Clubs link like-minded readers

Books

June 04, 2006|By PHILANA PATTERSON | PHILANA PATTERSON,SPECIAL TO THE SUN

One way to tell that summer is on its way is to check out Rhonda Summey's reading list.

The Upper Marlboro assistant school principal's book club reads a mix of fiction and nonfiction titles year round, but as the days grow longer, the book selections get less serious. The group sometimes throws a romance into the summer mix.

"Our goal is find beach reads," says Summey, 34.

This summer, however, half of the group's books will be more serious in nature.

Inspired by the March death of Gordon Parks, the noted African-American photographer, filmmaker, composer and writer, the group will dig into his book Voices in the Mirror: An Autobiography.

In the book, Parks, the first black photographer for Life and Vogue and the director of the motion picture Shaft, writes about what it was like to be black in America.

"We've found that autobiographies are usually good -- it depends on the person," Summey says.

Another more serious selection is Neecey's Lullaby by Cris Burks (crisburks.com), a novel set in 1950s Chicago about a young girl who cares for her siblings in a verbally and physically abusive household.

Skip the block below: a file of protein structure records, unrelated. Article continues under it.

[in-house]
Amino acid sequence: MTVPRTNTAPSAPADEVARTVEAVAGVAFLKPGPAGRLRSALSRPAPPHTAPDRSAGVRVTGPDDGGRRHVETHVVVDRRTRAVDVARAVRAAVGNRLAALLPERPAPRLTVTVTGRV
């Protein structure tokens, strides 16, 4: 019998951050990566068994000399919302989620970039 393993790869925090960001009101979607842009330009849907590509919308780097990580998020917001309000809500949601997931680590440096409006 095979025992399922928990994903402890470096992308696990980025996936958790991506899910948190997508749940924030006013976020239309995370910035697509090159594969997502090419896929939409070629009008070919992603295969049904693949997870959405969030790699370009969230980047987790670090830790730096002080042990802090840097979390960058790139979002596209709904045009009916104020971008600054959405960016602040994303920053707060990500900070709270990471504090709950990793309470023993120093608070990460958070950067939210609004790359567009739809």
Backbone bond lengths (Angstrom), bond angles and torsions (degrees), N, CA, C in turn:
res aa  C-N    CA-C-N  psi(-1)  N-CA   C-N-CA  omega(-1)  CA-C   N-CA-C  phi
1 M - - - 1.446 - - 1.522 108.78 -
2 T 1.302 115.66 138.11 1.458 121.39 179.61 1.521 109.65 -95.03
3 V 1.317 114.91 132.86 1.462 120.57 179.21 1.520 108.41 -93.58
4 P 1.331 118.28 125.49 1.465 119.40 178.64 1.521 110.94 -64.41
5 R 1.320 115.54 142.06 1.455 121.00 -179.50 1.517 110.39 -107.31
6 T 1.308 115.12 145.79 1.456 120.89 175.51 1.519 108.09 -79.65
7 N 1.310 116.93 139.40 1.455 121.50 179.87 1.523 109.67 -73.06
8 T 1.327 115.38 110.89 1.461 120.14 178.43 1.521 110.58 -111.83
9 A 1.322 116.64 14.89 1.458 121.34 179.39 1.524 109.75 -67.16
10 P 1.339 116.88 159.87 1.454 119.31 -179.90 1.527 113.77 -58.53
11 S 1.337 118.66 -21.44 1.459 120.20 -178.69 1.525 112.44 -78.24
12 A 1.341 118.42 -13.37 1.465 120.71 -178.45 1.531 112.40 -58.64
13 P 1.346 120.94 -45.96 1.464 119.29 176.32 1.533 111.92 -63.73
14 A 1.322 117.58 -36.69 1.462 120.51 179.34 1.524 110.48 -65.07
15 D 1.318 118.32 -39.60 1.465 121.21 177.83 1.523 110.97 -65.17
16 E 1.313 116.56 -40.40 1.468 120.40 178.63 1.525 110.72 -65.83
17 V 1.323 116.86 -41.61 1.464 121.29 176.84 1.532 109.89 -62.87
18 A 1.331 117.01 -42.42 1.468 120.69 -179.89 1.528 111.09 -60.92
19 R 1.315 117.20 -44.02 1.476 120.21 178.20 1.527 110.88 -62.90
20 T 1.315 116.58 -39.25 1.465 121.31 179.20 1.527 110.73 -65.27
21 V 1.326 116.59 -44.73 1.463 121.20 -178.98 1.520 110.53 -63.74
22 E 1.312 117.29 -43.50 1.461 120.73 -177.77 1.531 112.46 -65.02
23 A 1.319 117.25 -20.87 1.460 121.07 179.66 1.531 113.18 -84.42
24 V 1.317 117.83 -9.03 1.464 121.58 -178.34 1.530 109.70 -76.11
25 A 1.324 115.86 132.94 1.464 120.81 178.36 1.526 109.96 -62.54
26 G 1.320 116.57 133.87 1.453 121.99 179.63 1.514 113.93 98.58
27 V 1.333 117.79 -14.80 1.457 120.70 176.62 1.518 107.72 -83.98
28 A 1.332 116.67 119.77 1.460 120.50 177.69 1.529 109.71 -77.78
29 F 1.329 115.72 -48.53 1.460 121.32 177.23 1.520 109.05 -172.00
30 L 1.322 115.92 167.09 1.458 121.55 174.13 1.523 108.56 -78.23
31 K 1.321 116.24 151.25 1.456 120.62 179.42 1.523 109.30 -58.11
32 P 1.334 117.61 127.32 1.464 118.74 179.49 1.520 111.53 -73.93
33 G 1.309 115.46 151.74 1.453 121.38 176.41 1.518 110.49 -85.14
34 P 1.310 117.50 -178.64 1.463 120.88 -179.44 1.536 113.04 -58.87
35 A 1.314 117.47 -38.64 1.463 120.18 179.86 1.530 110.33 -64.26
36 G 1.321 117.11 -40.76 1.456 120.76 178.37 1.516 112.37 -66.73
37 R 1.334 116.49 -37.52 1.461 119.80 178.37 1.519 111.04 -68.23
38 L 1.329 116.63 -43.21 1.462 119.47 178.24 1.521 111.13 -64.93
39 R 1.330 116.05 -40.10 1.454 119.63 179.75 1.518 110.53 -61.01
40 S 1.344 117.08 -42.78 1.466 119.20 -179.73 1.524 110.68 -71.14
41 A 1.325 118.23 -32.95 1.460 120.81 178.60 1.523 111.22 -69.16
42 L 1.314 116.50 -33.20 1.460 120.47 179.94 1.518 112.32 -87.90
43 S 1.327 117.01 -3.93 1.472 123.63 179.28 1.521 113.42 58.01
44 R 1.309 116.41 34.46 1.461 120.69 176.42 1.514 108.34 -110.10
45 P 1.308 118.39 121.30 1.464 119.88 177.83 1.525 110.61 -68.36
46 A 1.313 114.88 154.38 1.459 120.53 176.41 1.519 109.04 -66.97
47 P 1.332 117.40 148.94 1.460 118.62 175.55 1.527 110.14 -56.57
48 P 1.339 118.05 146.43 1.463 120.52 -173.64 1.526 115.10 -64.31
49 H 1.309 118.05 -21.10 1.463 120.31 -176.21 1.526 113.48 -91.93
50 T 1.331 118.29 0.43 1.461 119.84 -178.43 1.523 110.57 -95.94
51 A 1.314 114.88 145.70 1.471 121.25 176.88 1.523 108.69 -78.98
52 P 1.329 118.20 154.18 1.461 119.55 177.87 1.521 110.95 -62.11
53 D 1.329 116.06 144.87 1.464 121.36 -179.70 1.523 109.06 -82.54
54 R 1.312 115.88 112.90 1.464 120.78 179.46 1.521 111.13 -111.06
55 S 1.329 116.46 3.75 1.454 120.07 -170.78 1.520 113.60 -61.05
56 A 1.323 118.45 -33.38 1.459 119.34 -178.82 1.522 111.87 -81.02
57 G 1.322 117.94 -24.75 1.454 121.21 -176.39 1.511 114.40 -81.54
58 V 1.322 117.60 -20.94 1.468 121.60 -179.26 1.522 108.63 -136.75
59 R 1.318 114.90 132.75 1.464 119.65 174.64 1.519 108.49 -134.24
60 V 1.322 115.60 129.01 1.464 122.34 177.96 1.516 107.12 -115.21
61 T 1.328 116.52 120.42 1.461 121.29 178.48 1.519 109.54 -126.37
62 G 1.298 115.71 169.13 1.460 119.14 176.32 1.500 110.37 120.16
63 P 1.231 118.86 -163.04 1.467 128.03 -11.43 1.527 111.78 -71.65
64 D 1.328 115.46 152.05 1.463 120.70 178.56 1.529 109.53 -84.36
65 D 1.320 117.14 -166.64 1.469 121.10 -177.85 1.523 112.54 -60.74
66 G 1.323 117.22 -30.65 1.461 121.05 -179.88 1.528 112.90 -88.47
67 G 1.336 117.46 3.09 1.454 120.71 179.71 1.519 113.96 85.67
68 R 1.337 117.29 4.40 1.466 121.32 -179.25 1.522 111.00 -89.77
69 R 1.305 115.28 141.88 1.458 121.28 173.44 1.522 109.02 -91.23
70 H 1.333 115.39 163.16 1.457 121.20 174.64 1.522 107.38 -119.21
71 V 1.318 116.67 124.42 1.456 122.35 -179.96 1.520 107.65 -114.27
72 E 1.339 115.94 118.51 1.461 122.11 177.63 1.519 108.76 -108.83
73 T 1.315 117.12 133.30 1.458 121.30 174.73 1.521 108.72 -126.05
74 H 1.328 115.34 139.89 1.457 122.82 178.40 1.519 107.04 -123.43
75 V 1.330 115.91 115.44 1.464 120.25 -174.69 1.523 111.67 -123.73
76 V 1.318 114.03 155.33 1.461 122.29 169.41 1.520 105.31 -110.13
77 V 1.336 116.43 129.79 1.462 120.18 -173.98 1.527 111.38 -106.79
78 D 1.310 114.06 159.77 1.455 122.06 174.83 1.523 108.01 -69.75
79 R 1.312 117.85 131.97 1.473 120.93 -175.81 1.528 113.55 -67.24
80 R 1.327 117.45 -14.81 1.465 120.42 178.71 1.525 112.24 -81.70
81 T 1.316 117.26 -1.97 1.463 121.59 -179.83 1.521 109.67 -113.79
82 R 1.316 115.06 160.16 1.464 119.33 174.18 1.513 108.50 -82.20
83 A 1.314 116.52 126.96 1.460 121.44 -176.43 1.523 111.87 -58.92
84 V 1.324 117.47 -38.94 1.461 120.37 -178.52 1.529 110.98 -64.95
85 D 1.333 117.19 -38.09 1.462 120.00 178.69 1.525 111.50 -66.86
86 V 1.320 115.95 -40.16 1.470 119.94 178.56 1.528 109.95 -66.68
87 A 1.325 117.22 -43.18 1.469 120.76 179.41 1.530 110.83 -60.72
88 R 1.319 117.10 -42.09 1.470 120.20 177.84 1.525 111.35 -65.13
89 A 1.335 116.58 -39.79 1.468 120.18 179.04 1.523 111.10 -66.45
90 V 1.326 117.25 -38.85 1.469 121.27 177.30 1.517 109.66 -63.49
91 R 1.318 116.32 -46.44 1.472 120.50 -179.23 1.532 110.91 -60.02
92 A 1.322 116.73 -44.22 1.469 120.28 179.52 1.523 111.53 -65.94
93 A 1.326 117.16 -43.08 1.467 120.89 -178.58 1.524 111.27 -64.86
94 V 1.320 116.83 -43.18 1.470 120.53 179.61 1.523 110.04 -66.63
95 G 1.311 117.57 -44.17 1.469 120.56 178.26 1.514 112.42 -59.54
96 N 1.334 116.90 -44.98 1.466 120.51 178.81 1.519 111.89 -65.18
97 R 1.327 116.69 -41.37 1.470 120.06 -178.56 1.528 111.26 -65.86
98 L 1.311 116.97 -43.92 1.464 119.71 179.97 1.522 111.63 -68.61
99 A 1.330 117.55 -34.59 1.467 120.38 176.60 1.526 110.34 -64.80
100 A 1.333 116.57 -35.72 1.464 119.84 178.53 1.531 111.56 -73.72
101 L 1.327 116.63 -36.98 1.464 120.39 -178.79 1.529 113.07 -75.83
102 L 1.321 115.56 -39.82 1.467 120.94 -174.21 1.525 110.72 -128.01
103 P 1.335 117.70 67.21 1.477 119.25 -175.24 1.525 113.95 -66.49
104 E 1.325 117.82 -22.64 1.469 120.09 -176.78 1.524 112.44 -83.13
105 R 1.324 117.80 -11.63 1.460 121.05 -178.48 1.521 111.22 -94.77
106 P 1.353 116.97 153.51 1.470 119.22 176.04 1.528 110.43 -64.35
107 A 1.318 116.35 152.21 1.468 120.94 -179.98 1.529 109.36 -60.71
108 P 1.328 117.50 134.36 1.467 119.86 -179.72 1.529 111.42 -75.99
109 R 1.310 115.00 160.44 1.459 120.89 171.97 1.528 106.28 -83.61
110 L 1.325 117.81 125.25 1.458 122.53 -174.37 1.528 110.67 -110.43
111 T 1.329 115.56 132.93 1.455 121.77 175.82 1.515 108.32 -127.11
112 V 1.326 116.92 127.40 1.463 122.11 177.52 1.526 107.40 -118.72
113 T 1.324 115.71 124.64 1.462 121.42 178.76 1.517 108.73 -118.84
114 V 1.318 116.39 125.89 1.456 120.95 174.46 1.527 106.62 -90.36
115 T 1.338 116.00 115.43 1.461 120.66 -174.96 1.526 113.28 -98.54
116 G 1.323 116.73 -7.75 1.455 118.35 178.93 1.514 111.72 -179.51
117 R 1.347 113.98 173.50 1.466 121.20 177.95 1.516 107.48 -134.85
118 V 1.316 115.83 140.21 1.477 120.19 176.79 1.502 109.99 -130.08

Summey found the book using one of her tried-and-true book-picking strategies: strolling through the bookstore stacks until she sees an interesting cover or title.

"Scanning the bookstore shelves does a good job for me," says Summey who founded her club while working in an Alexandria bookstore.

Gotham Diaries (gothamdiaries. com) is more true to the club's light summer theme. The novel, written by Tonya Lewis Lee, wife of filmmaker Spike Lee, and Crystal McCrary Anthony, wife of former New York Knick and sports commentator Gary Anthony, delves into the lives of black socialites in New York with the authority that only insiders such as themselves can convey.

The book's cameo in Spike Lee's 2006 film Inside Man made the group curious. "One of the characters is reading the book," Summey said.

The group's selection reflects the members' desire to feast their eyes on some lighter summer fare.

The group has also selected Every Shut Eye, the story of an aide and son-in-law to a corrupt Washington mayor named Simon Blake, which was penned by Collen Dixon (collendixon.com) of Mitchellville. The book is the third in a series.

Reading local authors can sometimes result in a special treat -- Dixon attended a previous meeting when the group, which averages about three or four members, read another book in the series, Simon Says.

Like Summey's group, Tyra Stewart's book club in Baltimore, which has as many as 18 members, also focuses on African-American authors, but several months ago a few members pushed to diversify the selections.

They wanted to move away from books centered on African-American heroines or "divas," Stewart, 25, explains.

Previous selections included Here and Now by Kimberla Lawson Roby and The Interruption of Everything by Terry McMillan.